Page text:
Welcome to College Confidential!

The leading college-bound community on the web

Sign Up For Free

Join for FREE, and start talking with other members, weighing in on community discussions, and more.

Also, by registering and logging in you'll see fewer ads and pesky welcome messages (like this one!)

As a CC member, you can:

  • Reply to threads, and start your own.
  • Post reviews of your campus visits.
  • Find hundreds of pages of informative articles.
  • Search from over 3 million scholarships.

Colby vs. Kenyon for dual degree engineering

HopeImAcceptedHopeImAccepted Registered User Posts: 56 Junior Member
edited March 2010 in Colby College
I really love math and physics, and I'm really looking into engineering. Kenyon has a 3-2 program with Case Western Reserve, Rensselaer Polytechnic, and Washington U. Colby has a 3-2 program with Dartmouth, and its a selective program. Kenyon's seems to be guaranteed with minimum requirements.

I'd be paying about 4k to go to Kenyon, and either 9k or 5k to go to Colby(I think they messed up my f.a. letter, they havent responded to my email yet).

What do you think? I looked up engineering schools by ranking and dartmouth is actually pretty low, rensselaer is pretty high up there. are the rankings accurate for good engineering schools??
Post edited by HopeImAccepted on

Replies to: Colby vs. Kenyon for dual degree engineering

  • charlie135charlie135 Registered User Posts: 145 Junior Member
    Colby's program is selective and I have talked with professor Long about it. She said dartmouth has a total of 25 spots for all students from all dual degree schools. And Colby students must have an A- math/sci average to be considered. Also Colby is not 3-2 it is 2-1-1-1.
  • graybeegraybee Registered User Posts: 12 New Member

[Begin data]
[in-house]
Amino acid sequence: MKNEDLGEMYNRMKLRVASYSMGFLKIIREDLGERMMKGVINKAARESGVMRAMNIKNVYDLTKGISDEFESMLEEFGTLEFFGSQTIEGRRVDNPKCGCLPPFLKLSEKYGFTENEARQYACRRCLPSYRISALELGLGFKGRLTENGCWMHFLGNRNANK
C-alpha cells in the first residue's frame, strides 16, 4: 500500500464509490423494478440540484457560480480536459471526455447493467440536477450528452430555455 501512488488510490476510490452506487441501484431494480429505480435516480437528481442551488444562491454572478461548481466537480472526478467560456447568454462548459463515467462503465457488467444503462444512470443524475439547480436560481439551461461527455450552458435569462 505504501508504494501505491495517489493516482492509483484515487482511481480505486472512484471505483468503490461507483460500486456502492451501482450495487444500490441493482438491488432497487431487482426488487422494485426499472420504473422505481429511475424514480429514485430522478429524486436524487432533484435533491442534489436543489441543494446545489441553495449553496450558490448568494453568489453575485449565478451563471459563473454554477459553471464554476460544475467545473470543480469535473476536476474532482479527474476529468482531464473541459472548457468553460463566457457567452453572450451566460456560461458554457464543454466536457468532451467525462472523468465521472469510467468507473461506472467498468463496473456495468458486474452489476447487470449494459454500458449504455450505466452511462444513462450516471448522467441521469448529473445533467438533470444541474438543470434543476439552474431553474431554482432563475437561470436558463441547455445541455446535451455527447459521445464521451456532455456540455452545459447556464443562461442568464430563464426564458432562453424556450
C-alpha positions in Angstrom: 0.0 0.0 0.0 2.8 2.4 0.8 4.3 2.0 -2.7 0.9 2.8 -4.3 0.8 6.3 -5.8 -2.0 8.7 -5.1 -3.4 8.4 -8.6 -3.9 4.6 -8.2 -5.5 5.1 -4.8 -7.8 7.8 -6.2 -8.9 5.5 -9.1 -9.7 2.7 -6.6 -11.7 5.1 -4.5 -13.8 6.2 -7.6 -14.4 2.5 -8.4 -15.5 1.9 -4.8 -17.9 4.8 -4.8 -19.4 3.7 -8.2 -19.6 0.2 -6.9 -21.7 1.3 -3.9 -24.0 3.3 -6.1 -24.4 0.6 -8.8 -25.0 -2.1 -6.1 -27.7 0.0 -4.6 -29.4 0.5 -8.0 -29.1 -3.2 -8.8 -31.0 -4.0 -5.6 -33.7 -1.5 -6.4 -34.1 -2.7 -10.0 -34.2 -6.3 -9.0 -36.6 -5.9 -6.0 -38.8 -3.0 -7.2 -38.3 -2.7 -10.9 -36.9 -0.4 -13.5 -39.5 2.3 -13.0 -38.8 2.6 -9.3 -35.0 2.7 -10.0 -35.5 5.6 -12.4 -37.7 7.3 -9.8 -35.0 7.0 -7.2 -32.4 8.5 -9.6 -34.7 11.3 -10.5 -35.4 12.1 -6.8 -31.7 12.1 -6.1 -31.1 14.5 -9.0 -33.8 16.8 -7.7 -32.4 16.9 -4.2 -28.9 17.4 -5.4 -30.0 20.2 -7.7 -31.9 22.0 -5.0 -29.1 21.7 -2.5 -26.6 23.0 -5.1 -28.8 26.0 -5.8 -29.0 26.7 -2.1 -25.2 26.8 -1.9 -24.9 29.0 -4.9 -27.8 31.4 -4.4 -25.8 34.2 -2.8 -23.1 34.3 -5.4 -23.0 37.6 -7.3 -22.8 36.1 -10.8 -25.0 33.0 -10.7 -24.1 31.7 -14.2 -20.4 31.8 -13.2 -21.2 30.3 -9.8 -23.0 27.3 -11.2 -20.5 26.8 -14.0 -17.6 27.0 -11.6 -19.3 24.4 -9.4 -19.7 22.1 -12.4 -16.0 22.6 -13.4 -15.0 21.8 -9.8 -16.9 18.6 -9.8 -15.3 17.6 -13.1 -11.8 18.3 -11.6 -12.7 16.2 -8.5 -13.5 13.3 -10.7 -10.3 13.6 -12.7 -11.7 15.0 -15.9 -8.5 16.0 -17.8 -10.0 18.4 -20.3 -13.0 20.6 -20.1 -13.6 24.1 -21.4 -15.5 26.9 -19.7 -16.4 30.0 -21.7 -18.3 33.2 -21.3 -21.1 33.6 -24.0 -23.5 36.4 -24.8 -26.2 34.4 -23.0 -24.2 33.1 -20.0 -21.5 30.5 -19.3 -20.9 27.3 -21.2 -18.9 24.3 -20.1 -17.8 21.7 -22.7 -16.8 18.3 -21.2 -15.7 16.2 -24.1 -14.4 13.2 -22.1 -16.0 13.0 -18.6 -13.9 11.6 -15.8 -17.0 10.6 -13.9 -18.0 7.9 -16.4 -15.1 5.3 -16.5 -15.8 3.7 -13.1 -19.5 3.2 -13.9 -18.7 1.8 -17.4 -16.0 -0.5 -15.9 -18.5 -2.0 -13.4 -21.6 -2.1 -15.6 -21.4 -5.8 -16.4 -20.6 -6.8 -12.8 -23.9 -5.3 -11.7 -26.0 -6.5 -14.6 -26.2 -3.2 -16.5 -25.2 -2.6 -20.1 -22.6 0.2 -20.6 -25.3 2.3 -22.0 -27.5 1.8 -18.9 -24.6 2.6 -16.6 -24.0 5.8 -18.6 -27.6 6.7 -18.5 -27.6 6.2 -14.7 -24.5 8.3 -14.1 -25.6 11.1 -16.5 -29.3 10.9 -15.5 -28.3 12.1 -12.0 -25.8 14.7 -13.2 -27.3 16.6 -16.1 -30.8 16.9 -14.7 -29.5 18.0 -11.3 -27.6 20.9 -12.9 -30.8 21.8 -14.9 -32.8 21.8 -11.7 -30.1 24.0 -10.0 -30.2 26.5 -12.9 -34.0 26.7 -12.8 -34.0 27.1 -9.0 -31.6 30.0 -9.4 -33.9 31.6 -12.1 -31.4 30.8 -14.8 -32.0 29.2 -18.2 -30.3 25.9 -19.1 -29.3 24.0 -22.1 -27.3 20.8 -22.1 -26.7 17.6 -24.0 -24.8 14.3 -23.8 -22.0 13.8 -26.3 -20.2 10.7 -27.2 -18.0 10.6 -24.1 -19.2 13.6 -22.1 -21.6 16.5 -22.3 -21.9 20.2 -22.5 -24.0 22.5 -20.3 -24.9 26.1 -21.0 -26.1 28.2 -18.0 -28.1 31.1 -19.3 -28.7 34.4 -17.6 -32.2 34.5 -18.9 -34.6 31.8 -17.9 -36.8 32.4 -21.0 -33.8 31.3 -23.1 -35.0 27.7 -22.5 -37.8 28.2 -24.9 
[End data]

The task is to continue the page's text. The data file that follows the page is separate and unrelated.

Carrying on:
At Colby or Kenyon, you will already have gotten the Lib Arts education, so choose the hard-core engineering school to finish up at. Dartmouth is not a "real" engineering school, not a great choice if you are doing a 3-2 program. RPI or Case would be a better choice.
  • charlie135charlie135 Registered User Posts: 145 Junior Member
    It was quite real when I visited. They focus more on engineering management and planning while giving you depth in all fields. But you can specialize, you will just get a degree in Engineering.
  • worried_momworried_mom Registered User Posts: 2,205 Senior Member
    Yes, Dartmouth's engineering program is indeed "real" and its B.E. degree is ABET-accredited. However, Dartmouth does NOT give you "depth in all fields." The program there is much broader than it is deep.

    "Depth" is found at hard-core engineering schools (to use graybee's terminology) like RPI and Case, where the curricula is heavily weighted towards technical subjects with very little time left for liberal arts subjects. Just compare the course catalogs from these schools vs. Dartmouth's, and you will quickly see the difference.

    Also consider that tech schools like RPI and Case will have much more extensive engineering facilities and more research opportunities in engineering fields than Dartmouth, because that is their main focus and where they spend their money.

    I'm not saying that Dartmouth isn't a good school; on the contrary, I think it's an excellent school. But Dartmouth's strength is its liberal arts focus, and NOT its engineering program. I have to agree with graybee. If you're really interested in engineering + liberal arts, going to a tech school like RPI or Case after a liberal arts school like Kenyon would give you the best of both worlds.
  • robreisrobreis Registered User Posts: 1 New Member
    Let me respond from personal experience. I am a parent of recent Colby/Dartmouth graduate and a a parent of a current Vassar/Dartmouth student. Both are engineers. I am also a 30 year engineer having gone to Stanford and UC.

    The Dartmouth Engineering program is wonderful! The other comments on this thread are just incorrect. The Dartmouth Thayer dual-degree is all about a hands-on project-based experience which doesn't exist at any other engineering school. This means that virtually every engineering class is half lecture and half build something substantial and then make it work. It is a very rigorous program and you come out with great skills and confidence.

    This is the way engineering should be taught. Dartmouth is in many ways ahead of the curve.

    Furthermore, the dual-degree program give you five years so that you get an appropriate mix of breadth classes and hard-core engineering. This combination is important to becoming a well-rounded engineer.

    I hope you get into Colby. It is a wonderful college. And I hope you get into the Dartmouth Dual Degree program. It is a very special experience.
This discussion has been closed.